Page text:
The wake of a beautiful sunny and warm day with a lot of social activity outdoors. During the mid afternoon I wandered over to the salon to chat with Kim about her successful divorce. She seems to feel quite good, or as she said, relieved. The first thing she will do is purge her house of everything that reminds her of her ex husband. And from there I strolled to the market for the usual treats. Deb asked me about my dog, so in kind I asked her about her cats, which she said were big and fat. She has tomorrow off, when she said she will mow the lawn and simultaneously get some sun. Every spring and summer Deb basks in the sun and turns a deep brown… Later, I waited at home for my yard guy to come and mow my lawns, but evidently he had other plans or something came up. Out in the street I could hear Diana calling to a neighbor, “Are you looking for your dog?” And I guessed the rest… I’ve read up to Chapter 8 of The Portrait of a Lady, impressed more by the style than the plot, which isn’t very kinetic, but kind of holds still for a dozen analyses. The writing is anything but crude. Its fineness and sensitivity are Victorian, a little bit boring, though the book may be worth getting to the end of. 

L’hiver banal

Two forty.

I played the bass for about an hour. In the process, I stumbled over the chords to “Walkabout” by The Fixx, an old New Wave band, and I began to detect a thought pattern behind my creativity. The thrust of the song is self examination to determine your personal beliefs. It kind of goes along with my observations of Baudelaire’s poetry last weekend, regarding the discovery of novelty, innovation— invention, whether it comes from heaven or hell. My only disagreement with him is that he never thinks outside the Christian mythos.

Meanwhile, my brain keeps returning to a scene from Bartok’s Mandarin, where the chorus starts to sing, low at first and then swelling to a scream, and finally decaying in a weird wail… 

I still don’t feel one hundred percent. The virus I had seems to linger, affecting me physically and mentally. The weather this afternoon is as insipid as it was yesterday, gray and breathless like a cadaver, while the funereal fog creeps in to make specters of the trees across the street. All in all, macabre and surreal, complementing the mood of the Bartok ballet. And in some degree, the echo of Baudelaire. 

Winter Saturday

Quarter of nine.

It’s kind of nice outside, except cold. The metallic clouds barely mask the sun and there’s no rain or breath of wind. When I got home from the store, I gave Aesop three chicken jerky strips, after which he flopped down and asked for a tummy rub. Cathy was just arriving to work when I came out the front doors; she said hi and asked if I was keeping warm. Across the road from the salon I saw a handful of seagulls mixed in with the crows; I don’t see them very often anymore. Evidently they found something to scavenge in that parking lot. The music in my head is by The Crusaders, from a disc I spun early last week. I love hearing Larry Carlton on guitar, with his volume swells and glides up the neck. Also his eclectic chords, like on the fadeout to “A Strange Boy” by Joni Mitchell… A friend told me that she had gotten around to reading “The Bells” by Edgar Allan Poe and really liked it. And she was impressed with the word “tintinnabulation,” which is archaic and seldom heard anymore, though it’s an awesome word for ringing. Now she says she’ll probably get herself a nice book of Poe’s stuff, so I hope she does that… The cold sun shows itself through lavender gray clouds. I’m having a good Saturday morning.

Snowscape

Eight thirty.

Last night there was a power outage for about 80 minutes. My cell phone has a flashlight that came in very handy. I turned it on after making a call to the utility company, and then went to bed to curl up and wait. When I got up this morning I was dying for a Snapple tea, so I finally went out in the cold waste and marched to the market. I only slipped once and caught myself from falling. Michelle said they had gone through a lot of milk at the store. Apparently people were stocking up on it for the weather conditions. I bought four sandwiches, two Snapples, and cookies for Aesop. I was very glad I had a pair of ASIC shoes for making the trip. The snow on the ground was quite deep in places, above my ankles easily. I saw the mail truck go past my house before I took off. The sky is white or close to the color of lead; almost silvery, and it reminds me of a painting of a snowscape by Claude Monet. A friend gave me a framed card of it for my birthday in 1993. Lost but not forgotten. Her name was Janet, a volunteer at American Cancer Society.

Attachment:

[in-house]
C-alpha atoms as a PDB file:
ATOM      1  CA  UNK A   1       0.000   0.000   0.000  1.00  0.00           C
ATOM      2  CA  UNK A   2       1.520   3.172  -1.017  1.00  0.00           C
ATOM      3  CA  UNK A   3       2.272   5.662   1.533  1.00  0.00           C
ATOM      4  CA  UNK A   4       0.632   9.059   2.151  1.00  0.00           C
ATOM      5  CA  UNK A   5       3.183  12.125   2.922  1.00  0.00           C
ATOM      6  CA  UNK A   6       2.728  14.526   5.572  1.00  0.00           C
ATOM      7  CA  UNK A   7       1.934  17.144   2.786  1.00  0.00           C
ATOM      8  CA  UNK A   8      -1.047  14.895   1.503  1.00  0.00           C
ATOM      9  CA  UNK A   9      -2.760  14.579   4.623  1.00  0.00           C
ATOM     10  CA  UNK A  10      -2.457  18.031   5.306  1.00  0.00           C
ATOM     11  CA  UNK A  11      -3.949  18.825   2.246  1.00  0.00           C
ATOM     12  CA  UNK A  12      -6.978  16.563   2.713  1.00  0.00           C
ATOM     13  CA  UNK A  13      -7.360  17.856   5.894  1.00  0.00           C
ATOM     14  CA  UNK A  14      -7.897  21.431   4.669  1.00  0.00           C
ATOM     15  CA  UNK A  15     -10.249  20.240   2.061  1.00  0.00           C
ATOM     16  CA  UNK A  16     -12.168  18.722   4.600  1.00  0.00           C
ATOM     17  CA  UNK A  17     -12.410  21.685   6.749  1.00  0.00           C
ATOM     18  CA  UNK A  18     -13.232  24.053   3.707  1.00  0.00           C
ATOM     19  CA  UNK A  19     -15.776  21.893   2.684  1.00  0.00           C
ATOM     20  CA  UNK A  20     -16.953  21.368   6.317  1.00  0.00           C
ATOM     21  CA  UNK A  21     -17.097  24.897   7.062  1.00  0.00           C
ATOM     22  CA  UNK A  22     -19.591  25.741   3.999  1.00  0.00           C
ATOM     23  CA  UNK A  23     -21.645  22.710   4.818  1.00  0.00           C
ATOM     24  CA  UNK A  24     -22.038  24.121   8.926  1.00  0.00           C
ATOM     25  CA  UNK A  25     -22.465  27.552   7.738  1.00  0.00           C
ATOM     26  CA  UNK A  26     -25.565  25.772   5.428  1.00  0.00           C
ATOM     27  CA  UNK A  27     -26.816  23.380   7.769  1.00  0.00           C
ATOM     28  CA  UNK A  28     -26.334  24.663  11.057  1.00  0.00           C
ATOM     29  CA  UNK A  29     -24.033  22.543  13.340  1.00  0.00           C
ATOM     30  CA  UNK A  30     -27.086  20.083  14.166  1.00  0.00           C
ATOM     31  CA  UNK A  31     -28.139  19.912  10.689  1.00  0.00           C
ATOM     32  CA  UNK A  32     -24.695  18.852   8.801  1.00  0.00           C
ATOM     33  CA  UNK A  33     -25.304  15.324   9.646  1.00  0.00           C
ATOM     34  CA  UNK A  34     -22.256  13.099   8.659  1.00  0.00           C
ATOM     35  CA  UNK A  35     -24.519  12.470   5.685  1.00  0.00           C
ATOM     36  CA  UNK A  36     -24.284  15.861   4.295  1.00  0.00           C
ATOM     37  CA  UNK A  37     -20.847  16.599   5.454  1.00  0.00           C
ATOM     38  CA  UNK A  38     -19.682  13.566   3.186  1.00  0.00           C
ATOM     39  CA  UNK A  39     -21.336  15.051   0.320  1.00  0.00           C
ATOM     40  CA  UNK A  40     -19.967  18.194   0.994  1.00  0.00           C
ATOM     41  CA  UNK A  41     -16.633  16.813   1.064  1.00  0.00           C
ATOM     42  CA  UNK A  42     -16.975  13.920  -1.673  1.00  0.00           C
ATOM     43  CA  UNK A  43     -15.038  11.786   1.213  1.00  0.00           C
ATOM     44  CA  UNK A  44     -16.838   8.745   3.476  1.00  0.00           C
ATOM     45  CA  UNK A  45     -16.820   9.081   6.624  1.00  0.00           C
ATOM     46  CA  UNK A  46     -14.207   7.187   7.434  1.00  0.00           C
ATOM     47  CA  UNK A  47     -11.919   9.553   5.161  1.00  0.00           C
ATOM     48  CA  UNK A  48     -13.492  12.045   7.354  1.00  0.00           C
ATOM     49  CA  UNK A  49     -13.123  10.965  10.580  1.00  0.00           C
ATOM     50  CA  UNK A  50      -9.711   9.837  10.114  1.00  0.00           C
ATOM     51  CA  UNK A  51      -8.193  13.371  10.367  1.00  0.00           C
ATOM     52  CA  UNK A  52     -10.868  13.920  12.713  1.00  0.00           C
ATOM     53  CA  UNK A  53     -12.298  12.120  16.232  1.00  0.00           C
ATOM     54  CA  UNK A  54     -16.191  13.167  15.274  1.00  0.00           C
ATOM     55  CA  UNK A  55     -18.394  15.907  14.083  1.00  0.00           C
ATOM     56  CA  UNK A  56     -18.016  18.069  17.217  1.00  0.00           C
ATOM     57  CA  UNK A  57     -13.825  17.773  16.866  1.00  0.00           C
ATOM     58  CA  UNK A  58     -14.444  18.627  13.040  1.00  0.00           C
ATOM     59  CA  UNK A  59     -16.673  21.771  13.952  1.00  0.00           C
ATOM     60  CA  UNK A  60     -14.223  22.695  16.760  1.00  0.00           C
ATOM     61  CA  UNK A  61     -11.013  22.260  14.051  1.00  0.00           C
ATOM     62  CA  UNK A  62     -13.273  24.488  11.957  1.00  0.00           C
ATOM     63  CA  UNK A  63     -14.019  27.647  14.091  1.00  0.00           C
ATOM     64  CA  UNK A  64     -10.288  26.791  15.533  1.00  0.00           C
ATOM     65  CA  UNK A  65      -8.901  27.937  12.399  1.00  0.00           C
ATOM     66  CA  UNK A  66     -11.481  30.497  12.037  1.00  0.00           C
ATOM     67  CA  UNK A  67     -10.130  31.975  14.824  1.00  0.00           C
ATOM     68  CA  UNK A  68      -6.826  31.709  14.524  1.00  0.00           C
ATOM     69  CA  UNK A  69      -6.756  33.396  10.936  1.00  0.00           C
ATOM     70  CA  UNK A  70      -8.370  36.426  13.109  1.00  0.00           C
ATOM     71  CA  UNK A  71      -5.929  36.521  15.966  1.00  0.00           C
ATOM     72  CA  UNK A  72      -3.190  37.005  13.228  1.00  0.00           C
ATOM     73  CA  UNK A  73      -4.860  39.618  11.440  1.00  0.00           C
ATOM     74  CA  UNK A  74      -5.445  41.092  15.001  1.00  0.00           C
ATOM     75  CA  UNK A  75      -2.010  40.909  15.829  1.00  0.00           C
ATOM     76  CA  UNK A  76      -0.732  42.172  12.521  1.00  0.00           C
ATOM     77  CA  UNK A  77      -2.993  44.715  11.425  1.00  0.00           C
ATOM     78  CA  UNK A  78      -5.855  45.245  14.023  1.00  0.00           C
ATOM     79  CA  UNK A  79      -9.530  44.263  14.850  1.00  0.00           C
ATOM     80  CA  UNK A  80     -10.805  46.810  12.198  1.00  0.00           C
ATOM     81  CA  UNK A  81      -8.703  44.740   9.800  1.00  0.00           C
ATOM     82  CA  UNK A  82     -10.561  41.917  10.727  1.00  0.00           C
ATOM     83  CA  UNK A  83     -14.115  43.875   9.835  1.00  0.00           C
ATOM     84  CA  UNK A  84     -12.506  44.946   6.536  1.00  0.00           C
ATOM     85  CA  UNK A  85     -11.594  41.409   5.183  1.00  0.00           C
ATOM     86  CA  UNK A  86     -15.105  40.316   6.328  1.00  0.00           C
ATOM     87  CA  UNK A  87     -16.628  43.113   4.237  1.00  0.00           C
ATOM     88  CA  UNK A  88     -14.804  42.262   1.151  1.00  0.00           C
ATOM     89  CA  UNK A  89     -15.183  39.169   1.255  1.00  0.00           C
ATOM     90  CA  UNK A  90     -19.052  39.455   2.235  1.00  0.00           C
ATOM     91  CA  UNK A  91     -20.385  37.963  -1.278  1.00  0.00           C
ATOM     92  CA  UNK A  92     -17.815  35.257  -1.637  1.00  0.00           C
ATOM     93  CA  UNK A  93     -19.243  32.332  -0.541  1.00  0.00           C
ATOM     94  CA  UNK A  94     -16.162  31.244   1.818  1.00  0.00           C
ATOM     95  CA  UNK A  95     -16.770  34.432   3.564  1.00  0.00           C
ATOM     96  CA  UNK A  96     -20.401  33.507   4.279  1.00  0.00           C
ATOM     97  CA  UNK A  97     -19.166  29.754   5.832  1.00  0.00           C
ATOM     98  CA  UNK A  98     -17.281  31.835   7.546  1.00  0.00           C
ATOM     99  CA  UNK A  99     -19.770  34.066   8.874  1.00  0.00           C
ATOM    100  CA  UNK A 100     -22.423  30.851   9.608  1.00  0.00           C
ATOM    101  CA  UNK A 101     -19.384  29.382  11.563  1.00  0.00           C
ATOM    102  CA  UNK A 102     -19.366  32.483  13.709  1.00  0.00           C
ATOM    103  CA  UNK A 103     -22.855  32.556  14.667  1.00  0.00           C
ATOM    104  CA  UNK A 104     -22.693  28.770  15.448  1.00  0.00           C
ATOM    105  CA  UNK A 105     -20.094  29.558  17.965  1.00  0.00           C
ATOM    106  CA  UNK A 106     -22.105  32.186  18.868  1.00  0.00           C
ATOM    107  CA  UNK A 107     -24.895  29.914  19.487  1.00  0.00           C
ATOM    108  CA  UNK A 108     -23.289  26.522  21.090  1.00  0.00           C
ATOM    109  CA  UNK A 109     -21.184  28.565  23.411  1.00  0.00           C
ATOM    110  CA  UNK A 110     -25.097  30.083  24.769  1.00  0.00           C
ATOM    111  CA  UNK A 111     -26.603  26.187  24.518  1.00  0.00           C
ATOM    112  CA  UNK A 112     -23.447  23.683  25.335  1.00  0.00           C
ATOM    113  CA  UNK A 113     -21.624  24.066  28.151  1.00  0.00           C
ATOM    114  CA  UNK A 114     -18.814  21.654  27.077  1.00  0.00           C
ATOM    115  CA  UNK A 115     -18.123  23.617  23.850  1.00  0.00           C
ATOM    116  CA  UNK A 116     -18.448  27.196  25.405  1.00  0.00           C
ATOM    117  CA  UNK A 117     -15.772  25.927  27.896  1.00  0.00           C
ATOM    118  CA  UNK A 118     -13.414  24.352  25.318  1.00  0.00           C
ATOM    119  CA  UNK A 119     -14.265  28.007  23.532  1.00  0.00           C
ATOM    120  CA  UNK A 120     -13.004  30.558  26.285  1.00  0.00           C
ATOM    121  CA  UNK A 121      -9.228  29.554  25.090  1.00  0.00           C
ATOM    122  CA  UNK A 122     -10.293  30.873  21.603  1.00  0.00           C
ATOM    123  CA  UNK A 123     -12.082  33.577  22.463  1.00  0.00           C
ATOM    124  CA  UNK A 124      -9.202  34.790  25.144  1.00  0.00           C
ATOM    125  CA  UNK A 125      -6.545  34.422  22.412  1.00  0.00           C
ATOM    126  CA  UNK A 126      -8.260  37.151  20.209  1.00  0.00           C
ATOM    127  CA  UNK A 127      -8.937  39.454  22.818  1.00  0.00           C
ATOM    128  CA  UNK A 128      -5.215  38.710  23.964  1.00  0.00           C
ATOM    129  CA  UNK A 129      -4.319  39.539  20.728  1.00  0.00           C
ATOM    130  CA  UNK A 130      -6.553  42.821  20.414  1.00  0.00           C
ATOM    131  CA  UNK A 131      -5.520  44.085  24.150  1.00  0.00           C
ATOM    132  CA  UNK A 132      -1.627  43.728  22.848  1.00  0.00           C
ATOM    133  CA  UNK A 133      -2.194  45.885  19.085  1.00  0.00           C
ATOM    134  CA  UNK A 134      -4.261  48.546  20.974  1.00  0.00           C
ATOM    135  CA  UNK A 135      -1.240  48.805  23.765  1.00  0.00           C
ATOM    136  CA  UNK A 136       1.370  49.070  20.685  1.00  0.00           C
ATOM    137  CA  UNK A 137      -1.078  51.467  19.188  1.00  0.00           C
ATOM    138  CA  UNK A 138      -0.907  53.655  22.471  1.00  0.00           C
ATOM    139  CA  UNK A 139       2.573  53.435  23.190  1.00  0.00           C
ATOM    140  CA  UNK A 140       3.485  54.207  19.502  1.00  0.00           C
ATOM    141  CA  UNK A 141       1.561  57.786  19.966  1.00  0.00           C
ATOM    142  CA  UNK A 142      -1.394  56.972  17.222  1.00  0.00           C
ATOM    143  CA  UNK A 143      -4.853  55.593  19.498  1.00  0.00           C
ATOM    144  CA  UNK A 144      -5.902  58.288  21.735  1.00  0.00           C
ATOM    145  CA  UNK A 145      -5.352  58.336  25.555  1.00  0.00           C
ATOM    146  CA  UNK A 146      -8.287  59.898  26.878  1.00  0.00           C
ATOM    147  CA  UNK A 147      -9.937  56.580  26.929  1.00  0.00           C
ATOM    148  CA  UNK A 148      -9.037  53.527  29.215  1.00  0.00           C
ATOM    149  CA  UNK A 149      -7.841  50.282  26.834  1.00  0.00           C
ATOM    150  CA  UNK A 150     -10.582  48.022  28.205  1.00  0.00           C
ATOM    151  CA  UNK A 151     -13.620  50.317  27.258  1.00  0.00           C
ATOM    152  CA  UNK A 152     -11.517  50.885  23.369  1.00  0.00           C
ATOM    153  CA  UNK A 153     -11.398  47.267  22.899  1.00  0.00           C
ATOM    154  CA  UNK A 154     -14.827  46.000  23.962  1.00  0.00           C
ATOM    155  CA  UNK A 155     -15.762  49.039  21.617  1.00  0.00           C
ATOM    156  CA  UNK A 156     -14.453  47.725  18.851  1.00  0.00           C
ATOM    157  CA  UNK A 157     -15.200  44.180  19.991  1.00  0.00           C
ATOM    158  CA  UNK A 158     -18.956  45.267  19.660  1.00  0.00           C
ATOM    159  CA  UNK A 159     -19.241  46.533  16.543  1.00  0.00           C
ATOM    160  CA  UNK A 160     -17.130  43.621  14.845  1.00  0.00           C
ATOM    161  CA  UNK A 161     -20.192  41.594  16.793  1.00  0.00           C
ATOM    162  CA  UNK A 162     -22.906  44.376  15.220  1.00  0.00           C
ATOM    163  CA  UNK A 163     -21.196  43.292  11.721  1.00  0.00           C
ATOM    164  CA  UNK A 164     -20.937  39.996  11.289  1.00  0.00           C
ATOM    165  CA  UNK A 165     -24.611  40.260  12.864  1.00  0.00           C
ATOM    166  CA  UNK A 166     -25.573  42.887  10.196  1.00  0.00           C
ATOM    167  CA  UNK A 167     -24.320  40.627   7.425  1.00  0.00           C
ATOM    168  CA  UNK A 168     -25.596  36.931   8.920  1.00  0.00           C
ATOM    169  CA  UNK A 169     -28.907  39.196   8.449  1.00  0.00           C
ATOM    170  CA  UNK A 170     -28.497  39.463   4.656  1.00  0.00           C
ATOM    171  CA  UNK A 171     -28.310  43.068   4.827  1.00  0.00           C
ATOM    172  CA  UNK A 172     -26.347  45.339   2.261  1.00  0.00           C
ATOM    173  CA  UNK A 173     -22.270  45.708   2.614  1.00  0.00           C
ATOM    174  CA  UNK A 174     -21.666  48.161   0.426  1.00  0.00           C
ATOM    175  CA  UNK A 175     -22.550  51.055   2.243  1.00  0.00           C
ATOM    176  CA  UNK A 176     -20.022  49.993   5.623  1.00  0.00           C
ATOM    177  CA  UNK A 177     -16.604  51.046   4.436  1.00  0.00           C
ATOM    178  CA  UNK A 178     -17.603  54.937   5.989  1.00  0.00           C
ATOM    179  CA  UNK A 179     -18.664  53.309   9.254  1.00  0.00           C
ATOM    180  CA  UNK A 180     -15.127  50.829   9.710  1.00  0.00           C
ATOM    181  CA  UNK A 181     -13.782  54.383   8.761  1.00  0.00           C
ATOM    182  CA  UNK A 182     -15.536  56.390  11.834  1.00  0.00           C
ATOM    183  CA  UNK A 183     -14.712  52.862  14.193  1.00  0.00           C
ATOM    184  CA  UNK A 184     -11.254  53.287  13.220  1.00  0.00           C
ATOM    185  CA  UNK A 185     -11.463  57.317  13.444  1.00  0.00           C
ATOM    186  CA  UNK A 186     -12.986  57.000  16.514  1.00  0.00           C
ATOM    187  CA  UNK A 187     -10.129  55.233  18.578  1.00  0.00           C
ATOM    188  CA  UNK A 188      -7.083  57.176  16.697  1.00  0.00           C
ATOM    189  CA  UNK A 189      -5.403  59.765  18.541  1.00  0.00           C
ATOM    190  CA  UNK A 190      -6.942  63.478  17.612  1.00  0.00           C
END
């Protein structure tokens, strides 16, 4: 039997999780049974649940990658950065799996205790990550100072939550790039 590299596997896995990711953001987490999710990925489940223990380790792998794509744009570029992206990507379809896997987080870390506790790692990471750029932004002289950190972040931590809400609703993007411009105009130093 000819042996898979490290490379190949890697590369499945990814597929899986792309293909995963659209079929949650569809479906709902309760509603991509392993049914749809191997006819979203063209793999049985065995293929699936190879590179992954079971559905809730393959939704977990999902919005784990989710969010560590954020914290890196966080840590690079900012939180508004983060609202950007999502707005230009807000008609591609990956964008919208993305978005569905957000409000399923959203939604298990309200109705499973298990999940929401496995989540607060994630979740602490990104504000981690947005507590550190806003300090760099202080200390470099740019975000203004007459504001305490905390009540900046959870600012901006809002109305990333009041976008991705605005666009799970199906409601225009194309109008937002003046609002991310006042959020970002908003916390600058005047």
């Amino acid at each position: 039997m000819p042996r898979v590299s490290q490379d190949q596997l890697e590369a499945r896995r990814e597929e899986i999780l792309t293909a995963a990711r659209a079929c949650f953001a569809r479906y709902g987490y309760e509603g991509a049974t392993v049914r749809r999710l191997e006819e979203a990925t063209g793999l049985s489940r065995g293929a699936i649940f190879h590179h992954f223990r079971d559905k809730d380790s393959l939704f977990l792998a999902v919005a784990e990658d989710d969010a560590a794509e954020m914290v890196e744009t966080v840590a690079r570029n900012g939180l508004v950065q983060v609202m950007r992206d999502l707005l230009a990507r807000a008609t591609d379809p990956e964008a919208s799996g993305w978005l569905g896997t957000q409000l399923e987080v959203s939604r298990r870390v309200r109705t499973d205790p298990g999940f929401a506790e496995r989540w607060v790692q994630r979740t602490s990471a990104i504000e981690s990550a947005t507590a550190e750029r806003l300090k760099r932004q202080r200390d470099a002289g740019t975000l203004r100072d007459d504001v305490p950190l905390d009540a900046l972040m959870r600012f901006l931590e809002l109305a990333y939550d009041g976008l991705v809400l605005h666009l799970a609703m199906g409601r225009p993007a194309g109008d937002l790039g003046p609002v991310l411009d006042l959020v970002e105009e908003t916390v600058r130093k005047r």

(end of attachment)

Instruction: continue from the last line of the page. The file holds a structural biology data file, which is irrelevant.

Winter Discontent

Five in the morning.

Yesterday at noon I started reading Native Son, and after a while I reflected a little on the abstract of power in our personal lives. I used to hesitate to use this word, but now it seems like the best one for the condition. By the way, yesterday the thought of alcohol never crossed my mind. It only occurred to me when I was asleep and dreaming that I’d been drinking occasionally for the past four years. I could hand control over to my subconscious mind, but who would be so foolish to do that? This would overturn rule by reason and create tyranny of the soul by the instincts, according to Plato. The Platonic model is something I learned very well at the university, and it resonates with Freudian psychology. I kept running into these ideas in Renaissance literature, for instance in Sir Philip Sidney. Now I wish I had read the whole book of The Old Arcadia, yet I think I learned the take home lesson… I don’t think I’ll leave the house at all today due to the snow, which by now is frozen and treacherous. In my head I hear Pastor’s acoustic guitar playing our holiday medley last Friday night. We sucked at our performance but nobody cared, though this apathy is precisely why we continue to be bad.

Quarter after ten.

The sun is out in the blue sky and everywhere there is snow. I picked up three bags full of empty bottles and left them in the kitchen. My visit with Sean is probably still on for today. I kind of dread it because the dog doesn’t like me being on the phone or my iPad with someone else. Generally I feel rather uncomfortable with the circumstances today. After a tough holiday we get this weather disaster. I also miss my Snapple tea this morning. I just have this exaggerated sense of immobility, of being stuck at home when I don’t want to be.